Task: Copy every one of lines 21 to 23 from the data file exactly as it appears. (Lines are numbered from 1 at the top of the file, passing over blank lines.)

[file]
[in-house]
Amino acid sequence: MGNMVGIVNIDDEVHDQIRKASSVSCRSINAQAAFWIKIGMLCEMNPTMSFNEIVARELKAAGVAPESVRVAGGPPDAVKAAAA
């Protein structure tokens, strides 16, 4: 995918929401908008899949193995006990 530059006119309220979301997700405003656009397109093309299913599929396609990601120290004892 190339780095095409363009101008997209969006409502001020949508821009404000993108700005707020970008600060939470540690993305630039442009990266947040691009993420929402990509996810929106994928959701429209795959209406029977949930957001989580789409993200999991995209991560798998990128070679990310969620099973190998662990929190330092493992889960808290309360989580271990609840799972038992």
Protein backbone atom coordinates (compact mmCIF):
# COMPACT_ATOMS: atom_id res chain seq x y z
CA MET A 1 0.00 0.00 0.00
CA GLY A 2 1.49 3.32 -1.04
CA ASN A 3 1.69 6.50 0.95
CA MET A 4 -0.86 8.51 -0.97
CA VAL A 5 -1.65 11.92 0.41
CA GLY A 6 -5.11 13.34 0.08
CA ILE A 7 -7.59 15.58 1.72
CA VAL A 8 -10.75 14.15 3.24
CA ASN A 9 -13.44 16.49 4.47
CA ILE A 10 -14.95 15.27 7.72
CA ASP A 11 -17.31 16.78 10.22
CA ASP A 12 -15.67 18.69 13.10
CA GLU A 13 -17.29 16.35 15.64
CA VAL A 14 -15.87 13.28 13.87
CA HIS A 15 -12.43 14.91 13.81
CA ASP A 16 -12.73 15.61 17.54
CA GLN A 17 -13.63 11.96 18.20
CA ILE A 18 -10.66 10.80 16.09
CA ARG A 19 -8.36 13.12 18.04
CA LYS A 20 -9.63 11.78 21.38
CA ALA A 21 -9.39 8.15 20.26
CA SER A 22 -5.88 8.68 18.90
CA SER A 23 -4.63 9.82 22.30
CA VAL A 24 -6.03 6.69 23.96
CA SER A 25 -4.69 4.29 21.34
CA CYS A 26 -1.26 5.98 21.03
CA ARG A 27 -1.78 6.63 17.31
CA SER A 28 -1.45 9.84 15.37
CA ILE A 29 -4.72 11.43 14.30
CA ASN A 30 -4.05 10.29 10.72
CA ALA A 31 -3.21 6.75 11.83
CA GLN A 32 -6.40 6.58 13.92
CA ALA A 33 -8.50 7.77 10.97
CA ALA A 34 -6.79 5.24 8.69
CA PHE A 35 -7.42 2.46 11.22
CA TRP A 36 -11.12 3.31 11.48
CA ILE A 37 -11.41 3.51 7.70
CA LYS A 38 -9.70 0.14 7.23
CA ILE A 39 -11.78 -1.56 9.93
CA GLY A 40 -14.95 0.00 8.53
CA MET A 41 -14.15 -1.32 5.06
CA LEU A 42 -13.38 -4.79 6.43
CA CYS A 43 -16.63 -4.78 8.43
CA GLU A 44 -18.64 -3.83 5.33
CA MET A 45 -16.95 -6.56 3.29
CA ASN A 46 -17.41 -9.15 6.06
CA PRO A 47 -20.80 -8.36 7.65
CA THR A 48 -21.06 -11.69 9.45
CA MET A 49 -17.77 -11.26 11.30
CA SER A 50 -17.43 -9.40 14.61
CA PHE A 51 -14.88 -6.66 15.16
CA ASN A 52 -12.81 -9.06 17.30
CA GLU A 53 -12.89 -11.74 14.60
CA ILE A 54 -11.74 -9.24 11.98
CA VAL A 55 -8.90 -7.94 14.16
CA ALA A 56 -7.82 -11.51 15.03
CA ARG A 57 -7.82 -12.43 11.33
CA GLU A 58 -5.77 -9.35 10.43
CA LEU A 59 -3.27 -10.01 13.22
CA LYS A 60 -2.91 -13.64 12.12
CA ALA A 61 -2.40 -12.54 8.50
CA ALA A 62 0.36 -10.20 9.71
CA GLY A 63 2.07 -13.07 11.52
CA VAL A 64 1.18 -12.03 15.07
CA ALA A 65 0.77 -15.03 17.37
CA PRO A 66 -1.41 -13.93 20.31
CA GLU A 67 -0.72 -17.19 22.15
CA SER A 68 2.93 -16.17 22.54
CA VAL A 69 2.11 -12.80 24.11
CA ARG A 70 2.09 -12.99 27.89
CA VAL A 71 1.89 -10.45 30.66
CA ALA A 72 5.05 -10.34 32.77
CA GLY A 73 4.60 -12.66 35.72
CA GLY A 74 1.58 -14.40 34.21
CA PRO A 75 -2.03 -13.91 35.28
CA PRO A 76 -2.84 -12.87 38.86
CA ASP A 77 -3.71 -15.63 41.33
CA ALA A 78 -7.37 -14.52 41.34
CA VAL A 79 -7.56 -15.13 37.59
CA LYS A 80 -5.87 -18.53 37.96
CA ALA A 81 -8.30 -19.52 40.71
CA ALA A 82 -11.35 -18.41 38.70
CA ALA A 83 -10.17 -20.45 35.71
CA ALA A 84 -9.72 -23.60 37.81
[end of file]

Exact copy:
CA ASP A 16 -12.73 15.61 17.54
CA GLN A 17 -13.63 11.96 18.20
CA ILE A 18 -10.66 10.80 16.09